01st September 2022
Neurodiversity In The Workplace: A Guide for Leaders
Neurodiversity is a term that encompasses a variety of conditions including dyslexia, autism and ADHD.
It is estimated that almost 15% of people in the UK are Neurodiverse – and yet, despite this, there is a still distinct lack of awareness on the subject, especially in the corporate world.
This is evidenced in a recent study by The Institute of Leadership & Management and Infinite Autism. They found that as many as half of UK managers surveyed admitted that will not hire neurodiverse talent.
But when diversity within an organization offers numerous, proven benefits – why is there still such reluctance to hire neurodiverse individuals?
In the article ‘Why we need to stamp out the neurodiversity stigma’ for HR Zone, Jamie Graham tells us: “Change begins with a conversation, and that ethos is incredibly applicable to this scenario. While not addressing the entire issue, awareness and education is often the first step to combating any stigma”.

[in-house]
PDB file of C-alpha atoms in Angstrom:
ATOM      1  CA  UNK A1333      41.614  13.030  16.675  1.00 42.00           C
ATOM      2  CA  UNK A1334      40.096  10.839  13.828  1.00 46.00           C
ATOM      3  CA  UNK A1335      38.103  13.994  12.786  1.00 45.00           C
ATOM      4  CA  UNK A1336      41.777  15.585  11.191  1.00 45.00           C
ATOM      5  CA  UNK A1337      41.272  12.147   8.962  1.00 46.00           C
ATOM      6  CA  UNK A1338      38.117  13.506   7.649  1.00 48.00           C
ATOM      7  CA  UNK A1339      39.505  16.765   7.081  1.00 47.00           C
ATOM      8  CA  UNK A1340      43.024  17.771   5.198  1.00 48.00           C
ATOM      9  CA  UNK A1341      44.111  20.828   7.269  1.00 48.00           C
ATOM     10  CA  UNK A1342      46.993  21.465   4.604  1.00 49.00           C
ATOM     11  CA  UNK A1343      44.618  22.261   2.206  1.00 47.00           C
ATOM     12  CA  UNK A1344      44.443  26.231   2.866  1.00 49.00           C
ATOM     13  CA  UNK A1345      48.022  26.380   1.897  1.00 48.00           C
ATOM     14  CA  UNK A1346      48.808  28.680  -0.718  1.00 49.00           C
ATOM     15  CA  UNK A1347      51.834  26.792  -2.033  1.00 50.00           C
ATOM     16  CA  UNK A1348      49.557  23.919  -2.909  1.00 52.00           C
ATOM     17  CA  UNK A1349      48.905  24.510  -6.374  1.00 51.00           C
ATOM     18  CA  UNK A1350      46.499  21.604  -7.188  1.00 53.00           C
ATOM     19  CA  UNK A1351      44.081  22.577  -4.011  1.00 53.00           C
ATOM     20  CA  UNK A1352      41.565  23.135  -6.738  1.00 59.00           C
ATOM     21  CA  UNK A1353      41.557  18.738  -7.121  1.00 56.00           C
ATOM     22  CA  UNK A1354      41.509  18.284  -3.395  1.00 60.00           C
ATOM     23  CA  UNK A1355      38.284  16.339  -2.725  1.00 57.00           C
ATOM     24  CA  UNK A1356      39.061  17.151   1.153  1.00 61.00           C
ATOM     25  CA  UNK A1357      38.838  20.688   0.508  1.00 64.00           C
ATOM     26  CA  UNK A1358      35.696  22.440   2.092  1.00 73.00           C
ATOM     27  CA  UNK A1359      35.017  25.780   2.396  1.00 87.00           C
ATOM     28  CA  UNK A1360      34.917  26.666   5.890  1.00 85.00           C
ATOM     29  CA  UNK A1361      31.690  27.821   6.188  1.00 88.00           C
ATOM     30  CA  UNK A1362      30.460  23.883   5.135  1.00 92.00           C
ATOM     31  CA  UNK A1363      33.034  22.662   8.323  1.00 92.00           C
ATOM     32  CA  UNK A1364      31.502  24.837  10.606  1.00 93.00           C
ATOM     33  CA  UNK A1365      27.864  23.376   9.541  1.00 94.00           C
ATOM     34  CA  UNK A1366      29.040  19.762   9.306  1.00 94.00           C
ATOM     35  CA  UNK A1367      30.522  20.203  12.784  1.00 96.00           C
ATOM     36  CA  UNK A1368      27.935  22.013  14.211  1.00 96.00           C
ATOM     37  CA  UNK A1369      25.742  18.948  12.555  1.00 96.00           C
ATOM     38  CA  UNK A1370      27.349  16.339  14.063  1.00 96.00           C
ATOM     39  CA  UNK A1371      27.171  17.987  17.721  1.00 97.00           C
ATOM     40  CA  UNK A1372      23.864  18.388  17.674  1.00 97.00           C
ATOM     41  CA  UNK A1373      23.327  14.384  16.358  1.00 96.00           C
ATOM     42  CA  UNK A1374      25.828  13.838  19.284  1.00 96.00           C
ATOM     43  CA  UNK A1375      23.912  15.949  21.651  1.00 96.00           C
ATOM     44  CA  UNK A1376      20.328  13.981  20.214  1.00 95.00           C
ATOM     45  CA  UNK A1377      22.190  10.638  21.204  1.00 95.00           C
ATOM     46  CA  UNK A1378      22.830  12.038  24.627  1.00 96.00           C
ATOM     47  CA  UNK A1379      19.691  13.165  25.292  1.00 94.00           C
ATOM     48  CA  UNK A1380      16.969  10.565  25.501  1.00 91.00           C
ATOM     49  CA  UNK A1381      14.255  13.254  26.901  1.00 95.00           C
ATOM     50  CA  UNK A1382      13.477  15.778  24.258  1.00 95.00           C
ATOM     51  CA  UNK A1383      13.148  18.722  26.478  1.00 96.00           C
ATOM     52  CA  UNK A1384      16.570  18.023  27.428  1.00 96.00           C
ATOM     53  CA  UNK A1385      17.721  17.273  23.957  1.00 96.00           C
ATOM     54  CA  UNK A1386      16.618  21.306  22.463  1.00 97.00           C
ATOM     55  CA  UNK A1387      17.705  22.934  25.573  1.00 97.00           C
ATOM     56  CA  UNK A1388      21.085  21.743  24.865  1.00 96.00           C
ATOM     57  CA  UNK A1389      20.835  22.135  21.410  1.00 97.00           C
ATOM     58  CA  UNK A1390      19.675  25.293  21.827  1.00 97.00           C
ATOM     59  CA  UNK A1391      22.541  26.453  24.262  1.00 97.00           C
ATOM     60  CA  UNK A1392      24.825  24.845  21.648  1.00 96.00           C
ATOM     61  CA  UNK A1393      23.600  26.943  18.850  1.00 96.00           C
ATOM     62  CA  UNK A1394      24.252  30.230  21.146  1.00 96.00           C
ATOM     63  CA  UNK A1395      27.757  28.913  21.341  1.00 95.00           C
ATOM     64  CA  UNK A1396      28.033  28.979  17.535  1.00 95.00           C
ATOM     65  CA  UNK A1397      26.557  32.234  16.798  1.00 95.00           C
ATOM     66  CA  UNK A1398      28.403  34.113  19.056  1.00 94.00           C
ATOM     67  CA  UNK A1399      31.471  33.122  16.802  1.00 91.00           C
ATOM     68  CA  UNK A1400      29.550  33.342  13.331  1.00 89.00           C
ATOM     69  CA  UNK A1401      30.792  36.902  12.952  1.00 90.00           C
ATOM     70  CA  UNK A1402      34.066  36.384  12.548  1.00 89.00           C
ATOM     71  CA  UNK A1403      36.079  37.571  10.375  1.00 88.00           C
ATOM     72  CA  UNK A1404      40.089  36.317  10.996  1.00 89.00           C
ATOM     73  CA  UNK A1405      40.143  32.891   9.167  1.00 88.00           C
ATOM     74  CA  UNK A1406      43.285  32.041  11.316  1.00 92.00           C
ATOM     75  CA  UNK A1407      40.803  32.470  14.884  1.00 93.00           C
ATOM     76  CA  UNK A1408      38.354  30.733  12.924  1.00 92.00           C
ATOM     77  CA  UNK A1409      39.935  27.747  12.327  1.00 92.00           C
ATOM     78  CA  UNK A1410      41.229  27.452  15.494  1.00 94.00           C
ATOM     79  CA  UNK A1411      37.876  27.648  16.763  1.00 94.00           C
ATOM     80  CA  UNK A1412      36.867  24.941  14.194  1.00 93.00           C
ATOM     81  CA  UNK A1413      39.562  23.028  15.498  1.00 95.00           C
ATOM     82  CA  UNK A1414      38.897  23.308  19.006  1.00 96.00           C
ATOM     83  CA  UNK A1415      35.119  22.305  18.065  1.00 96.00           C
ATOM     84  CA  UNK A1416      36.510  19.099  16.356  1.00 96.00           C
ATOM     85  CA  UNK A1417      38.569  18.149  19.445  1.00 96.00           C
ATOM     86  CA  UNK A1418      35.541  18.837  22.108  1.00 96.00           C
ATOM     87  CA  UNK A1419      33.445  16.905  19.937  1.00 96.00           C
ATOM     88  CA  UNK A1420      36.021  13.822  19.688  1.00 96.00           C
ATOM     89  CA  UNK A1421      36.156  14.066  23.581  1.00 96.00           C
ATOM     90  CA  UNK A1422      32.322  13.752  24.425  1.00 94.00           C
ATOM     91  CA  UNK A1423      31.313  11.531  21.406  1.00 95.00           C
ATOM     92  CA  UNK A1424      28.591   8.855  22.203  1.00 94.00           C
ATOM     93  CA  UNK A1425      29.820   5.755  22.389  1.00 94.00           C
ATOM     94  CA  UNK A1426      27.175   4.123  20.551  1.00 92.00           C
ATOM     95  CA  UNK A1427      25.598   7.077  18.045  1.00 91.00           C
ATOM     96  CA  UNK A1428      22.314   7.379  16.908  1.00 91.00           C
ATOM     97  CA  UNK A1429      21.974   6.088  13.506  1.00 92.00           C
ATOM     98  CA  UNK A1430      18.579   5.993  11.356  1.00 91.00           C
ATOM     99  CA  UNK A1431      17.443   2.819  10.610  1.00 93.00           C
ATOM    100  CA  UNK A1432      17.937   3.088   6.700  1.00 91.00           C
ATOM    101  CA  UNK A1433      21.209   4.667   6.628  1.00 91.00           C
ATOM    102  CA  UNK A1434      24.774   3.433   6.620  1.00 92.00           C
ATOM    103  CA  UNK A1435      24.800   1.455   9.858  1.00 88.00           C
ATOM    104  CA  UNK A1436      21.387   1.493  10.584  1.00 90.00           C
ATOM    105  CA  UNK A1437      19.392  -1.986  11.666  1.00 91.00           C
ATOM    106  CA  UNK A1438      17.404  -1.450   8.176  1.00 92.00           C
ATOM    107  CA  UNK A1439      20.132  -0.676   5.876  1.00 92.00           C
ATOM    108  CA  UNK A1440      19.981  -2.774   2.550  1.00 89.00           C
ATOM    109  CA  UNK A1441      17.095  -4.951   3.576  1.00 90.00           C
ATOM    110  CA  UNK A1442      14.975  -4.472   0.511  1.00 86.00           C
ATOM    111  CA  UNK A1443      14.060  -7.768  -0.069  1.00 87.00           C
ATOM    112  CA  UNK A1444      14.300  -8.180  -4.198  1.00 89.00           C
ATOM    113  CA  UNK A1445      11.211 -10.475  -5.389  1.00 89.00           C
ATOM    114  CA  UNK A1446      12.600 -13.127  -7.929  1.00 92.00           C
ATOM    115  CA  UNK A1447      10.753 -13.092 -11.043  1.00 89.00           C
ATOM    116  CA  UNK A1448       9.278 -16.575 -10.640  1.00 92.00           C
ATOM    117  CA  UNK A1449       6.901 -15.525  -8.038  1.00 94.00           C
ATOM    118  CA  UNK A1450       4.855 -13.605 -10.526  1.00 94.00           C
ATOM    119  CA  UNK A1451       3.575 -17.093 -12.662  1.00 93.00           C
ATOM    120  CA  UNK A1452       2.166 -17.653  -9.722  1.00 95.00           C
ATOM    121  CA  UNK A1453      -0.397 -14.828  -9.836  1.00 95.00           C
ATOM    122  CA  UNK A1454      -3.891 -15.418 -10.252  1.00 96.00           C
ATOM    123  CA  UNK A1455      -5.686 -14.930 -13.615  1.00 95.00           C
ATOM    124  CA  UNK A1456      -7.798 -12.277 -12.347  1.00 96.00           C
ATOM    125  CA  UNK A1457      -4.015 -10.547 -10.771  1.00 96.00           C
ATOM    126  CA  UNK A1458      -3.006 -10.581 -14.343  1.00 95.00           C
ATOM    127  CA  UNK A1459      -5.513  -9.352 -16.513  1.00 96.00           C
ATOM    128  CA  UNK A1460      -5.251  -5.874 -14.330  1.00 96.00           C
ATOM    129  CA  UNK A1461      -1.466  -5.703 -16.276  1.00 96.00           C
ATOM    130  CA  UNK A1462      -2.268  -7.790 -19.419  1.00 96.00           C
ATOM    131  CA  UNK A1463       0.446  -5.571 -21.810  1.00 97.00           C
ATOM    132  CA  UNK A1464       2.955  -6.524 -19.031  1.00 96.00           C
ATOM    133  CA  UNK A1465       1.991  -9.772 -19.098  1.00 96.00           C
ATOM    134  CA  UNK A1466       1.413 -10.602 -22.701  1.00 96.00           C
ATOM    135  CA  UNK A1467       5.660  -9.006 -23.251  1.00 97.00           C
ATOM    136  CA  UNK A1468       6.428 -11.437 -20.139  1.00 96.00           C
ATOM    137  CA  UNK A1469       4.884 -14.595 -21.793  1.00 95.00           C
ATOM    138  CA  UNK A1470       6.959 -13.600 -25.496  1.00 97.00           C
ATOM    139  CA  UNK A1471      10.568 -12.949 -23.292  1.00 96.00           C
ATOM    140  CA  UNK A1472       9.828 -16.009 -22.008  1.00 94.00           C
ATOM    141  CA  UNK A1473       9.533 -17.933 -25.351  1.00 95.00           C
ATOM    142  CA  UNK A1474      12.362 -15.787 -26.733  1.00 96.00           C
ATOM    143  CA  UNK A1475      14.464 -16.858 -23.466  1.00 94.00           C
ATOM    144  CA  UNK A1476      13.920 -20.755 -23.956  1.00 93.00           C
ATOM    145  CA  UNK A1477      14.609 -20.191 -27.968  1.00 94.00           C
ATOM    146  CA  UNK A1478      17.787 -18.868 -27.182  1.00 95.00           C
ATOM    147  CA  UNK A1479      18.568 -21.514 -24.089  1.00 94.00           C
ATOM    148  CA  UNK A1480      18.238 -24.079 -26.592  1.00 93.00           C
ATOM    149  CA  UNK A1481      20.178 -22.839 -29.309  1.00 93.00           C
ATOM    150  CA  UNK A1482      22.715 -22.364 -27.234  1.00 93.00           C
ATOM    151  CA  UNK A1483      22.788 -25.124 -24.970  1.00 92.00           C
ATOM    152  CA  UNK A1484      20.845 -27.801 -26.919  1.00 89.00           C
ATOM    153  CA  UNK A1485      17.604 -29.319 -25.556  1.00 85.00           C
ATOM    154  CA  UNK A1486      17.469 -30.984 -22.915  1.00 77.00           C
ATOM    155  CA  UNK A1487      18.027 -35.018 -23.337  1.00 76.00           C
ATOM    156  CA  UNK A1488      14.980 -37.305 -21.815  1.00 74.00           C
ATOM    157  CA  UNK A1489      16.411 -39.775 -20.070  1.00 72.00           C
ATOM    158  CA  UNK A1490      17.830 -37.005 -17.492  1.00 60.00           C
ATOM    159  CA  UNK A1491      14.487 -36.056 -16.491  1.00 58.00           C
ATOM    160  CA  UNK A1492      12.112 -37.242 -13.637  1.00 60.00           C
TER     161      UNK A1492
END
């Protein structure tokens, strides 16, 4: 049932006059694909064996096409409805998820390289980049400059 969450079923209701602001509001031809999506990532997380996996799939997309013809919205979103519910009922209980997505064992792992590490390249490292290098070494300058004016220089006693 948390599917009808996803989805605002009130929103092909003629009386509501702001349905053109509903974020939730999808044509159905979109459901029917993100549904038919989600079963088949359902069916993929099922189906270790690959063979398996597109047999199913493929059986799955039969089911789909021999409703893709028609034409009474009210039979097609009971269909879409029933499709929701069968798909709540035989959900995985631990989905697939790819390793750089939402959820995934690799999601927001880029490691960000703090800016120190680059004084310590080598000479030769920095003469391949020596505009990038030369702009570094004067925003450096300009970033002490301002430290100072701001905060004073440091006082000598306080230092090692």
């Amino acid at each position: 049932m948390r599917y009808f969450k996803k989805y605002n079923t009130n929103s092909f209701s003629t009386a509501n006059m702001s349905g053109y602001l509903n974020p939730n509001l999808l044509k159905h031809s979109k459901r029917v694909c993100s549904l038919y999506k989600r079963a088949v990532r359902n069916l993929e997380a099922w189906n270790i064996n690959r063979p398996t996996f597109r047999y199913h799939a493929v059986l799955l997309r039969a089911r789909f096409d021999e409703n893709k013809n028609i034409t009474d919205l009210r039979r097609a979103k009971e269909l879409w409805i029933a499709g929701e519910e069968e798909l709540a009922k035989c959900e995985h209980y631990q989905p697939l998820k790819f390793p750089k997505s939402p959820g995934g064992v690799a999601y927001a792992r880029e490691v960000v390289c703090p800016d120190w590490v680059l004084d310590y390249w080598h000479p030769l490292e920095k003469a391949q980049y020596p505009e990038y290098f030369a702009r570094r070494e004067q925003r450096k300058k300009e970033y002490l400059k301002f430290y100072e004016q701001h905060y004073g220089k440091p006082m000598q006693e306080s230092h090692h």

From the article:
The impact on individuals
When it comes to mental health, the stigma around neurodiversity can have a much more direct and, oftentimes much more devastating impact. It has been found that those with neurodivergent conditions are more susceptible to mental illnesses such as depression, anxiety and general poor wellbeing.
These mental health conditions don’t end with the workday either – they permeate through every aspect of the individual’s life, having knock-on effects on relationships, physical health and much more. Stigma comes into play as neurodiversity leads to these secondary mental health difficulties, simply due to the fact that, for many individuals, there are large parts of their lives where they struggle to meet the academic or social norms and expectations that are placed upon them.
This can then lead to many unfortunate situations, ranging from exclusion from social groups, right to dismissal from employment. There has even been a recent study proving this showing a 40% rise in employment tribunals relating to autism alone. A further 2019 study by BIMA, looking specifically at the digital and technology sector, found that neurodiverse individuals were found to have a much higher incidence of anxiety and depression, at 84% compared to 49%, seen in those that are neurotypical.